Scott has opposed the Medicaid expansion for relying on tax dollars and for requiring the state to assume 10 percent of the larger program’s cost by 2020. He recently earned a Full Flop on our Flip-O-Meter after a short time of supporting the expansion during his re-election campaign. Some have suggested Washington is withholding LIP money to strongarm Florida into the expansion, a move many doctors oppose because of Medicaid payment limits, among other problems.

In many ways, LIP isn’t associated with Medicaid expansion, Alker said, given that LIP started while Jeb Bush was governor and George W. Bush was president. But an expanded Medicaid would cover many of those patients, or use preventive care to keep them out of the hospital to begin with, she said.

Washington and Lee University professor Timothy Jost added that money for the Medicaid expansion was guaranteed by law in the Affordable Care Act, something not true about the program that created LIP, which is doled out as discretionary spending. (Jost supports the health care law.)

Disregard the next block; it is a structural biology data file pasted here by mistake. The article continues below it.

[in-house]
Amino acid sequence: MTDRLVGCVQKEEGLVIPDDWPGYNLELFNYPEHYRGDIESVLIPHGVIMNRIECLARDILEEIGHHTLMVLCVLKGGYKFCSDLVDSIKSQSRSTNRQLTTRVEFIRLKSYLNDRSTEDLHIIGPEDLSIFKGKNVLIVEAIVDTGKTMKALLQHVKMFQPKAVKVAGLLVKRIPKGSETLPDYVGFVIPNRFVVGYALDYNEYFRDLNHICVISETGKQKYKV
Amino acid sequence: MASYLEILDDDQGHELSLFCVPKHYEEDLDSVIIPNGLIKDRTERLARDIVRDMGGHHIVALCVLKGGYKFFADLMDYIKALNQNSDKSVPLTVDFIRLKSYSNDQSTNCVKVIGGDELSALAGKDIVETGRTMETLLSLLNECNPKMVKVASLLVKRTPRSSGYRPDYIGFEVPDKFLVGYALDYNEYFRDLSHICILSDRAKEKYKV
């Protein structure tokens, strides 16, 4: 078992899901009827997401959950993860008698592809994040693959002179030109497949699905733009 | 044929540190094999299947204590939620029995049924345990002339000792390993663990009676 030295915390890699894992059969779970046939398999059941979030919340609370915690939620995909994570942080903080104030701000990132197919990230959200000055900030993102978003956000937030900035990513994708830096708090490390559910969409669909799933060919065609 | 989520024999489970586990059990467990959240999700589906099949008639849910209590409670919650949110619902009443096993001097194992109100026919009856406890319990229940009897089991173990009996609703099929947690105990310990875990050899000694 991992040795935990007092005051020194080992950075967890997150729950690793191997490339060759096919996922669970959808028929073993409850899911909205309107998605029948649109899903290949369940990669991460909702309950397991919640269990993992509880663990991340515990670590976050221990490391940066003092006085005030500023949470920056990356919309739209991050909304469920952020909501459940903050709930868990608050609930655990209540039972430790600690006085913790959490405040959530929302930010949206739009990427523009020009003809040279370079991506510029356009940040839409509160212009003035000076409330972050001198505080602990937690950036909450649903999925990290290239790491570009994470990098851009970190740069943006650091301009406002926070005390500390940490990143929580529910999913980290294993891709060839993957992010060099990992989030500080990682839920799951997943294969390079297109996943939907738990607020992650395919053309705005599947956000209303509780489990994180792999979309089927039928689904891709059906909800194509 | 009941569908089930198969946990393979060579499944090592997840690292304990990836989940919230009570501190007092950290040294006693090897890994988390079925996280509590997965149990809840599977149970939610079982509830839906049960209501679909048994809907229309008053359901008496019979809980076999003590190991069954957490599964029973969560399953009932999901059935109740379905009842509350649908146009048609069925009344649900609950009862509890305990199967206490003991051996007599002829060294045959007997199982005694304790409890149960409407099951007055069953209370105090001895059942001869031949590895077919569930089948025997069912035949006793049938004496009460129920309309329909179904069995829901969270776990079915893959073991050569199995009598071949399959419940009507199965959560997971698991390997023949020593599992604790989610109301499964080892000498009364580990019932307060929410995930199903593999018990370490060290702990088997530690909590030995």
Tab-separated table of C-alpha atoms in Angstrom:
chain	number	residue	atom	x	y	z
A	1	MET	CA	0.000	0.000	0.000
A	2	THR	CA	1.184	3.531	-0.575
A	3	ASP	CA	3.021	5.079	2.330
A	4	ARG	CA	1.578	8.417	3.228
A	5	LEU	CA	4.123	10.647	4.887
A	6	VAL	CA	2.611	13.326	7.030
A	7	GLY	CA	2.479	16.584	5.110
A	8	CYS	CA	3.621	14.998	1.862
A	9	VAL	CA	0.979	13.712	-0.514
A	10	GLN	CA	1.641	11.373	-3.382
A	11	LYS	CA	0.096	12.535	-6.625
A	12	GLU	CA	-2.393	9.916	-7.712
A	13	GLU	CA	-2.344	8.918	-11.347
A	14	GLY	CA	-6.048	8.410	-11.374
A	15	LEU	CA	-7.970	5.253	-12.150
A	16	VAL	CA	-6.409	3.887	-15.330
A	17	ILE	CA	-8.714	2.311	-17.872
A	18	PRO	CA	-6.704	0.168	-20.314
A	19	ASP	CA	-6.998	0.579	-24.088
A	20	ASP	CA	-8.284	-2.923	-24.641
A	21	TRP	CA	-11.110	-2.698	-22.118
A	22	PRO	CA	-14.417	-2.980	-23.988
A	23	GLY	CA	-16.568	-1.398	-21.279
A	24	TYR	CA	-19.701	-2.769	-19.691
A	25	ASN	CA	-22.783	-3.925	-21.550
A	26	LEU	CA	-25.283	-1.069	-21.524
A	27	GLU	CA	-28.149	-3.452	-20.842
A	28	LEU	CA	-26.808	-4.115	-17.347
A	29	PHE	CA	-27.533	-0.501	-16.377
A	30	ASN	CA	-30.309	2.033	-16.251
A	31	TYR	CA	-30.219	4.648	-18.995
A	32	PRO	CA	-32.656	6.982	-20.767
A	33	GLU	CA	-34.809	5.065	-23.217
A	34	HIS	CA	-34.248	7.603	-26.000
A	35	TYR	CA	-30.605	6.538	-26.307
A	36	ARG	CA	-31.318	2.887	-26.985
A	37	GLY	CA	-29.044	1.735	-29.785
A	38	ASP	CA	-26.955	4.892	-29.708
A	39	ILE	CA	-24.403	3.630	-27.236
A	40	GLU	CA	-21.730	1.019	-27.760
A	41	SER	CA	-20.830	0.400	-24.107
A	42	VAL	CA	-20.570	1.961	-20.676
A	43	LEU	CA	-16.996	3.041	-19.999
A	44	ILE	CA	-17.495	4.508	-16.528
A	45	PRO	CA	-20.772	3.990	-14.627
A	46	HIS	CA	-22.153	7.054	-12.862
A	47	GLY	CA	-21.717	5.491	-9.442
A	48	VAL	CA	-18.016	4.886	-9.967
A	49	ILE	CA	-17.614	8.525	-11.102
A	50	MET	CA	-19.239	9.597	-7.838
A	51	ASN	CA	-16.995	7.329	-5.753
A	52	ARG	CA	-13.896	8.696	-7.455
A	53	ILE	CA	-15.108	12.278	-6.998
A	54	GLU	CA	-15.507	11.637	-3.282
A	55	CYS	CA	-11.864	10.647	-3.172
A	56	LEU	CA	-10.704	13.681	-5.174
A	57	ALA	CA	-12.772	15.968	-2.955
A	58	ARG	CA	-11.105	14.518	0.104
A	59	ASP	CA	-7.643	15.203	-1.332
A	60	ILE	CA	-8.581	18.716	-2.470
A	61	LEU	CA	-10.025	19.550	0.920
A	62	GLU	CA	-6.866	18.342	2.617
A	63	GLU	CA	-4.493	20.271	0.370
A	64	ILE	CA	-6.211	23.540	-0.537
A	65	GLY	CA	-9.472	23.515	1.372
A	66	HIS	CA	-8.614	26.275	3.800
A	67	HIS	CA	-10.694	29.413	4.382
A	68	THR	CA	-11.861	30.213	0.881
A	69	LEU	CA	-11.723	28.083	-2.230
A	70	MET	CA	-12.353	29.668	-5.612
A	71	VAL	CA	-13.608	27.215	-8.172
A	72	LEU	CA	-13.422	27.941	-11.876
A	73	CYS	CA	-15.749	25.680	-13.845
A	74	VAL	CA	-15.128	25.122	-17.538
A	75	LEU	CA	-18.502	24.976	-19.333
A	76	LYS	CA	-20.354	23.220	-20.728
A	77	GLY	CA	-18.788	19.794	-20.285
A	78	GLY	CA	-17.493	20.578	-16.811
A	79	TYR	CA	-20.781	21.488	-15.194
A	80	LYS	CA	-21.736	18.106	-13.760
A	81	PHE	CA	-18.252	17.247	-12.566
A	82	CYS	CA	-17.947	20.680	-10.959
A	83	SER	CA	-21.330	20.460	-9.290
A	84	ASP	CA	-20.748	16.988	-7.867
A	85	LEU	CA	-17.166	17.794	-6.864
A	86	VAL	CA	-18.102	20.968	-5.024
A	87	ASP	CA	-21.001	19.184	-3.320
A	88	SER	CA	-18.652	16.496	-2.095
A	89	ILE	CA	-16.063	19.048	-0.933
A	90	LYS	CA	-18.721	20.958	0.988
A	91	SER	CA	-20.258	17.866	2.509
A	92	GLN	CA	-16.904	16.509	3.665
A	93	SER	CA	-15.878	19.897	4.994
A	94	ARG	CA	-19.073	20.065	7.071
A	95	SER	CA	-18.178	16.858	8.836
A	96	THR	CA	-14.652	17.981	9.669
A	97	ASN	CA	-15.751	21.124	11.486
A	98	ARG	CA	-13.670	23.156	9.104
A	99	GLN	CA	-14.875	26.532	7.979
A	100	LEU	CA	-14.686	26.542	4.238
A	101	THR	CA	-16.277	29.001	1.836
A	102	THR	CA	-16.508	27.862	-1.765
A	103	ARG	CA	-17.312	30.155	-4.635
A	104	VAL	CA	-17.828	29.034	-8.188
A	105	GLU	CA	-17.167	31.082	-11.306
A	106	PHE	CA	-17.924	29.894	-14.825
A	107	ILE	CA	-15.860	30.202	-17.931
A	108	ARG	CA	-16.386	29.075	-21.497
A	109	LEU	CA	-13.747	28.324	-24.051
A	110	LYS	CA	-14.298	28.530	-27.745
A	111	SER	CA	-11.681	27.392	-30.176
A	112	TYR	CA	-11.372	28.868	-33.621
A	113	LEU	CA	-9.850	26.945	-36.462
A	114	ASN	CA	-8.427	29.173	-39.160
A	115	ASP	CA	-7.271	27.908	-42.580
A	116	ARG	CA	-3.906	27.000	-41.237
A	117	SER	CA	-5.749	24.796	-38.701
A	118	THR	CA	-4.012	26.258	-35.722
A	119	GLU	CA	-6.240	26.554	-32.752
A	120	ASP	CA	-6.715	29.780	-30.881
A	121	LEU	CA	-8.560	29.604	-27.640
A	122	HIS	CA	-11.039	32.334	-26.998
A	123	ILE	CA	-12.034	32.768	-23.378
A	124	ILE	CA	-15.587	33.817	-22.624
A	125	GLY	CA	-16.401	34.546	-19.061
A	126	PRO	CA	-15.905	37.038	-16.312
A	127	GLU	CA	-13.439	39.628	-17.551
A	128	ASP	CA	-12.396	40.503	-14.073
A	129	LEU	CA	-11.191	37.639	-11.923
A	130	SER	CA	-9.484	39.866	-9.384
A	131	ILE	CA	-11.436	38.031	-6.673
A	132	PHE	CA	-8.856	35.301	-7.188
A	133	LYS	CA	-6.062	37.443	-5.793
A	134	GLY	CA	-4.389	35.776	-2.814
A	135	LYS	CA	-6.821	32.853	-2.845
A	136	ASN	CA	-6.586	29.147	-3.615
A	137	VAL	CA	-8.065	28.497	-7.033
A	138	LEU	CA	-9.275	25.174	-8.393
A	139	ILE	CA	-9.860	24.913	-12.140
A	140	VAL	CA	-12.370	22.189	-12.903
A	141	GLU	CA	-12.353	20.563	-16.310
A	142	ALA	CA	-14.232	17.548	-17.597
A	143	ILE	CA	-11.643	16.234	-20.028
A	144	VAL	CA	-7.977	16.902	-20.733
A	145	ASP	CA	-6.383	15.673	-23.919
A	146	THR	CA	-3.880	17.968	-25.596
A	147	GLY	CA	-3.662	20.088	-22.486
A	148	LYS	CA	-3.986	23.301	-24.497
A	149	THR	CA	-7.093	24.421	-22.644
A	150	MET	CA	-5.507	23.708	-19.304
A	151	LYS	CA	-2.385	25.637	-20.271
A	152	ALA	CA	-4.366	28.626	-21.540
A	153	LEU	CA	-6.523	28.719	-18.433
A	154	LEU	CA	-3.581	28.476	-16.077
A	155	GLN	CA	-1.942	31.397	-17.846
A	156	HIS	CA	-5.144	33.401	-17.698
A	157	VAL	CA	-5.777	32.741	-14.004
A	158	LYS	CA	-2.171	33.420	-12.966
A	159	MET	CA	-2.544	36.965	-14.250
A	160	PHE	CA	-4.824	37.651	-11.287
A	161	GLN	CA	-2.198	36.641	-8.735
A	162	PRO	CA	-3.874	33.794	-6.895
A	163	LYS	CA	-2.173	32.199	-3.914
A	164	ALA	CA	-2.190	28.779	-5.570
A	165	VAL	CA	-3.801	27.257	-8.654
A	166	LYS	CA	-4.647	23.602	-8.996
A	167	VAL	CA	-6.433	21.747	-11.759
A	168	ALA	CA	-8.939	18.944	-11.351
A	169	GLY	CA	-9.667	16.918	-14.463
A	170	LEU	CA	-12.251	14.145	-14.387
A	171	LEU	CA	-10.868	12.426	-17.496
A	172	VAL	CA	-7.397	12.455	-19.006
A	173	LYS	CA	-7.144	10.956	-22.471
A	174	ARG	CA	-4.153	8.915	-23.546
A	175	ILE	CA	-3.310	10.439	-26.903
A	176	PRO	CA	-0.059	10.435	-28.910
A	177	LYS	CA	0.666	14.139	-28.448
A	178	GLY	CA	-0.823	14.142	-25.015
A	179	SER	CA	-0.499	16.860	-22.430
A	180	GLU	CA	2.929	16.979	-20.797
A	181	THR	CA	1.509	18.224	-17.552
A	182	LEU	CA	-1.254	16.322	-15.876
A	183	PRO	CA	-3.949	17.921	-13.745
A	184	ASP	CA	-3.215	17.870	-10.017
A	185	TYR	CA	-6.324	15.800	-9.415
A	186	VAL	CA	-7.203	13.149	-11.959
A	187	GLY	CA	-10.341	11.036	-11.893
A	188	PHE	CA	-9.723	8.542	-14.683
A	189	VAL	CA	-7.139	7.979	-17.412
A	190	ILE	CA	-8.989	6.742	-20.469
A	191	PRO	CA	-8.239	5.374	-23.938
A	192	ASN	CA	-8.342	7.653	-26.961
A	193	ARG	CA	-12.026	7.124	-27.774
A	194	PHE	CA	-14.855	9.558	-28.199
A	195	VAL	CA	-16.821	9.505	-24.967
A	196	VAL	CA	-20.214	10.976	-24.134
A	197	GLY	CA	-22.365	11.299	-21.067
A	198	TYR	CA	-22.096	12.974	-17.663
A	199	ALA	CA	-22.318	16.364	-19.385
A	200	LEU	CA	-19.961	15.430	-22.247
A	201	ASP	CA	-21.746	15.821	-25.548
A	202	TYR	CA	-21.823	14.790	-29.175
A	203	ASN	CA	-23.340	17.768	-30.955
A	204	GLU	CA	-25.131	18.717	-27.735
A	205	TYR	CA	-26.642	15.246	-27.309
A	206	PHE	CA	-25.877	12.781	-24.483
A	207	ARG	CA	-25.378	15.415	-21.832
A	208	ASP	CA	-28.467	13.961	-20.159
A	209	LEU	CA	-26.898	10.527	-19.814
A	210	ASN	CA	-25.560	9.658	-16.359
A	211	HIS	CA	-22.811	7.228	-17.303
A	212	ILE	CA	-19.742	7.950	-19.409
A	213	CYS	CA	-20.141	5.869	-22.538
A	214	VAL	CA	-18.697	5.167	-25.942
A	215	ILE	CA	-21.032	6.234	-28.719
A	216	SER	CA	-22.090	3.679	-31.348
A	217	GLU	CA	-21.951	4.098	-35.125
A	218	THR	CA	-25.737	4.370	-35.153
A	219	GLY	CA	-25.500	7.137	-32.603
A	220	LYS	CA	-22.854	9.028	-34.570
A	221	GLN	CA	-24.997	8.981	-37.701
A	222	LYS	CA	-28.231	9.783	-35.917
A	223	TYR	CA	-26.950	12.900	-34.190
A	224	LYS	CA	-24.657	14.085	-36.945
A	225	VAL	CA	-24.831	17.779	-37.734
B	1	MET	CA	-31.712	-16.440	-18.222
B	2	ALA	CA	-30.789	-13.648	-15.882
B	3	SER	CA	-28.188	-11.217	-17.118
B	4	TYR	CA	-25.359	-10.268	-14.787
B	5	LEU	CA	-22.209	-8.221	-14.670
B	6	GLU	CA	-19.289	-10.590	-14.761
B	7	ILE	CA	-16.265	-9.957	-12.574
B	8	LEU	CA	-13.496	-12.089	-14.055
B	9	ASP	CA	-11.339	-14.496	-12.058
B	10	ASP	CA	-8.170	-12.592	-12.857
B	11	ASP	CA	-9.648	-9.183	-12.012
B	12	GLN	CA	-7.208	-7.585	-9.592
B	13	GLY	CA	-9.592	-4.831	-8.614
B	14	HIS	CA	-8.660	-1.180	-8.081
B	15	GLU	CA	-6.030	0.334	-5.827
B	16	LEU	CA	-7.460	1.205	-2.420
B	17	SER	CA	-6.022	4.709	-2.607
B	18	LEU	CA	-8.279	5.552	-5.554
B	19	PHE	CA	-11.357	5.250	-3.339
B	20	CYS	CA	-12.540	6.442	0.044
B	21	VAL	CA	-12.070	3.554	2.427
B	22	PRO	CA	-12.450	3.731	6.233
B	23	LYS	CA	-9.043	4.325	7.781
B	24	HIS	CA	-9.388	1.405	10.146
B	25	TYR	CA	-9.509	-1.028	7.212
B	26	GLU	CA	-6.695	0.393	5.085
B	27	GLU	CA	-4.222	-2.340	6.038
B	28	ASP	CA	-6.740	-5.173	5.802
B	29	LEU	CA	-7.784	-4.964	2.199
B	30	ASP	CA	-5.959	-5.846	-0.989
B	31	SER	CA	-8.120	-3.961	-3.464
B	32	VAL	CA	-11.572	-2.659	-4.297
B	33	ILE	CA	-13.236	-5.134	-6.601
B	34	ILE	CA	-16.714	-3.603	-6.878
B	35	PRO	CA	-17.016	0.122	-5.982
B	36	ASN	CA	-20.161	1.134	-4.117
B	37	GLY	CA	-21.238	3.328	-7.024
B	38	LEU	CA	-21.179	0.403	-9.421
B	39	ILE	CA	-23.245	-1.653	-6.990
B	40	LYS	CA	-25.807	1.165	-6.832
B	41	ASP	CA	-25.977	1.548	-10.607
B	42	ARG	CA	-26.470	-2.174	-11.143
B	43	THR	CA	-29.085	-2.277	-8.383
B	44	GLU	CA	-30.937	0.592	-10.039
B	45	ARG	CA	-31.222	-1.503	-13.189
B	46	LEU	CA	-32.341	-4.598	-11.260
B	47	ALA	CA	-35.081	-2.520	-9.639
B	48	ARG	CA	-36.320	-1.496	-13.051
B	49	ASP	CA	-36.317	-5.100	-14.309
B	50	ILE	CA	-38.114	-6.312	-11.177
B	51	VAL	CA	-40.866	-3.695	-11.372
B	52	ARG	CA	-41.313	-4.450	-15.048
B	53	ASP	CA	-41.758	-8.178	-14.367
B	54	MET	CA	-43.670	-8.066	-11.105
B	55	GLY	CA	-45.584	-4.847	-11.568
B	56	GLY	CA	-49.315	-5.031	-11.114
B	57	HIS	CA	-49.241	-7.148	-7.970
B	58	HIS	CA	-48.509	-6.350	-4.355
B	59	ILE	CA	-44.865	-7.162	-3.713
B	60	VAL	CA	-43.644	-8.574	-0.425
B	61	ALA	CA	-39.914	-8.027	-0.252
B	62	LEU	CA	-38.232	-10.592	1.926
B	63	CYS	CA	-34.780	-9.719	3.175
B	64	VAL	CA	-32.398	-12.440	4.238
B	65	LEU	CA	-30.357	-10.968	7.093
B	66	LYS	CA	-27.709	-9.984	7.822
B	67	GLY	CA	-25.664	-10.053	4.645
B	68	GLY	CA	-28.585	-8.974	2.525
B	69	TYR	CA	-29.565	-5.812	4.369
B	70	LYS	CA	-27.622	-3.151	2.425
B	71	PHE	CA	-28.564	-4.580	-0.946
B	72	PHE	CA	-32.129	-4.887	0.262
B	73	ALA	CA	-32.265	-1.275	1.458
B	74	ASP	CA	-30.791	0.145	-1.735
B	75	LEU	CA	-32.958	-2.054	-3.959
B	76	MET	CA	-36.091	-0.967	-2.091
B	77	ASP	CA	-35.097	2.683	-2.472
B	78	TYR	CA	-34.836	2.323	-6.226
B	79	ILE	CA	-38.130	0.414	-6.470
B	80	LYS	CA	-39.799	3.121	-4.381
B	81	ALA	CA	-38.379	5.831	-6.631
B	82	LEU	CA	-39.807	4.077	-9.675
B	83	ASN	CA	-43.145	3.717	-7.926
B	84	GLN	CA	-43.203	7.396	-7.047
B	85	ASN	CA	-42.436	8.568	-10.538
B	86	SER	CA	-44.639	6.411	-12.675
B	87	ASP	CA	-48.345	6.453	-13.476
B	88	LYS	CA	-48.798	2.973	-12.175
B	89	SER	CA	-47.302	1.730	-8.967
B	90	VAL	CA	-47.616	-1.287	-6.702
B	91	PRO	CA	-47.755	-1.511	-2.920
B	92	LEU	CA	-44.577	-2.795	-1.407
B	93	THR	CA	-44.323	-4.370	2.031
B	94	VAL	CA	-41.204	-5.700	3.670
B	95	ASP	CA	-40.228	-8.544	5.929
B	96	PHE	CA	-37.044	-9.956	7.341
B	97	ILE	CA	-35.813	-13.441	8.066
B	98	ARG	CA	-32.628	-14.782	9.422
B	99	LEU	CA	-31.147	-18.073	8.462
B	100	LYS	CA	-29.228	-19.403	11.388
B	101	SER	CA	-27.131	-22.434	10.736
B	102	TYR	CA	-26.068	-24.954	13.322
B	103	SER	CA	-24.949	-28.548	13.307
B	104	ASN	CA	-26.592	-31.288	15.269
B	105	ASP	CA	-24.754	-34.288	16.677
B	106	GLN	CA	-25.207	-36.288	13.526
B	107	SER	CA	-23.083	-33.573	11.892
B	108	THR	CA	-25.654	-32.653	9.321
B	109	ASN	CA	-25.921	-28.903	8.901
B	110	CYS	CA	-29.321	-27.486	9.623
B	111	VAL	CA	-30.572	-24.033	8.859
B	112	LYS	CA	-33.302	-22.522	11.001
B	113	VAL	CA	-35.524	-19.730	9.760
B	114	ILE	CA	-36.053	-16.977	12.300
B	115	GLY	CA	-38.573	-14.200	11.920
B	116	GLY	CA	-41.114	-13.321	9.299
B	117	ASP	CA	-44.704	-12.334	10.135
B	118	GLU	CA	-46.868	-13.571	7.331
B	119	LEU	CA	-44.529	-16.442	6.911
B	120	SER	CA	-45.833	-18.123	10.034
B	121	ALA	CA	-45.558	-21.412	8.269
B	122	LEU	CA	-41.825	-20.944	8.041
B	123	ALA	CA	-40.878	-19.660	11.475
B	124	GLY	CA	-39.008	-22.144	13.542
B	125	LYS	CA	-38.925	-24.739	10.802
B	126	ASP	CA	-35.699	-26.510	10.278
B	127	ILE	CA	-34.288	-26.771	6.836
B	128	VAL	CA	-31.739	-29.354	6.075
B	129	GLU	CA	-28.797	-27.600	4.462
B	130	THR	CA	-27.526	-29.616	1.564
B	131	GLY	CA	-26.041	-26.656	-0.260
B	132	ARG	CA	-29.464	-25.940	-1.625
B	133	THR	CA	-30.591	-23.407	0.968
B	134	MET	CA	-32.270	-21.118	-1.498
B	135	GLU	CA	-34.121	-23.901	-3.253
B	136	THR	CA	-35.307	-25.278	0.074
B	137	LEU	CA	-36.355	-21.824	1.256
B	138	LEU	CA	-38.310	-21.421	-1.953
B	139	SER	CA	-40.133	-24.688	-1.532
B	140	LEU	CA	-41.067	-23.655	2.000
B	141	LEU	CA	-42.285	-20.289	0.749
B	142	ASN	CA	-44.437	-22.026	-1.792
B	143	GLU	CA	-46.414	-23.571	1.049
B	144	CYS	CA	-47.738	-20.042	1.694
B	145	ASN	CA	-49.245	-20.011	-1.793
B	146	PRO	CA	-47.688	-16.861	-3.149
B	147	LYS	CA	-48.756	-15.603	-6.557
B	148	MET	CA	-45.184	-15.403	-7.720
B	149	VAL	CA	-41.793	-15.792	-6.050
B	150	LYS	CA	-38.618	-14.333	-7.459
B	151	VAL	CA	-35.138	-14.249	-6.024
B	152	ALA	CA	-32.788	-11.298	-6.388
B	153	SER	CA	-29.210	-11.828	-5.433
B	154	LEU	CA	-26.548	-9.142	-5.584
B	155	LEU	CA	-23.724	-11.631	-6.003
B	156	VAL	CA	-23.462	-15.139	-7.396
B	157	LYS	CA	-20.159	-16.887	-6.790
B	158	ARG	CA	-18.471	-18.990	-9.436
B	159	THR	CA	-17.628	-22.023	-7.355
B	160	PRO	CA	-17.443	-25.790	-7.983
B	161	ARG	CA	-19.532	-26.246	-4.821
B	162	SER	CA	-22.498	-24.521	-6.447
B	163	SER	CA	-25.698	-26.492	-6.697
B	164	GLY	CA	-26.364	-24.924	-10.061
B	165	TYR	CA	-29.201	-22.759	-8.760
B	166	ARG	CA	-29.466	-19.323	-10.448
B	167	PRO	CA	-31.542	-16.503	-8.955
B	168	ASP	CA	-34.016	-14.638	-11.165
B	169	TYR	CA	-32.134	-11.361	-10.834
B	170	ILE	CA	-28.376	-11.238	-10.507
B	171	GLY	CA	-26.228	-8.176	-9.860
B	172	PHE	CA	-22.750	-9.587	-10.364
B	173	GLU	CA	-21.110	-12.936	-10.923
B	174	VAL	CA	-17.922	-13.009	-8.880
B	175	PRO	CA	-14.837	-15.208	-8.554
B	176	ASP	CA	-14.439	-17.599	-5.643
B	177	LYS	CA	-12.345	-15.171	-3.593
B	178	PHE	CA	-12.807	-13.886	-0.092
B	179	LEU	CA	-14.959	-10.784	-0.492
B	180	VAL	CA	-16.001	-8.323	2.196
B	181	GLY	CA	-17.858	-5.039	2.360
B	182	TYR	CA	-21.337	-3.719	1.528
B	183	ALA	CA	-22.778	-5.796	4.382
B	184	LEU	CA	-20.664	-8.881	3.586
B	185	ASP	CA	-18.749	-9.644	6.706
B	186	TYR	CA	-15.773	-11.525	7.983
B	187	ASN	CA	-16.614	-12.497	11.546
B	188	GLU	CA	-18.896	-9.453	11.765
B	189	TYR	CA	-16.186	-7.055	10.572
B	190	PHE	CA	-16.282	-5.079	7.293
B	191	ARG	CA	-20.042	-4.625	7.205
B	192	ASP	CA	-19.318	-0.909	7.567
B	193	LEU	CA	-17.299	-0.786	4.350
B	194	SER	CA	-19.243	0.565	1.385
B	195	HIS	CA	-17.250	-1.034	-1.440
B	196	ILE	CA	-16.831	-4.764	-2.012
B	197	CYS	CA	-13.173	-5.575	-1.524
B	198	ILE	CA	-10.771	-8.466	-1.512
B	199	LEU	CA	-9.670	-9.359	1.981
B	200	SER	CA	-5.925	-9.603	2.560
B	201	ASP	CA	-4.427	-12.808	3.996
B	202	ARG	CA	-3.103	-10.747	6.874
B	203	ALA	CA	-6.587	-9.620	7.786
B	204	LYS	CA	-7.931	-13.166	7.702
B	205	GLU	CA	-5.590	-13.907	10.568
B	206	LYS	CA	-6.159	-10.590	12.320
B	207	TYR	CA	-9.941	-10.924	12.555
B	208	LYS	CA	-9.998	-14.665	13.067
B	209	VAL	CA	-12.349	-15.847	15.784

Of course, it’s technically possible the federal government could change the law to do away with whatever program they like, including Medicaid. But that would require both houses of Congress and the president to agree on the terms, something "that isn’t likely to happen anytime soon," Jost said.

Now Florida faces a tough set of choices: Find a new source of LIP funding, end the program altogether or negotiate with CMS to either revamp the program or get another extension, possibly for as short as one month. Florida also could decide to cover those patients by expanding Medicaid. With the Legislature still in session, experts said the result is anyone’s guess. But Alker said Scott was being disingenuous for blaming Washington for an issue they warned him was looming.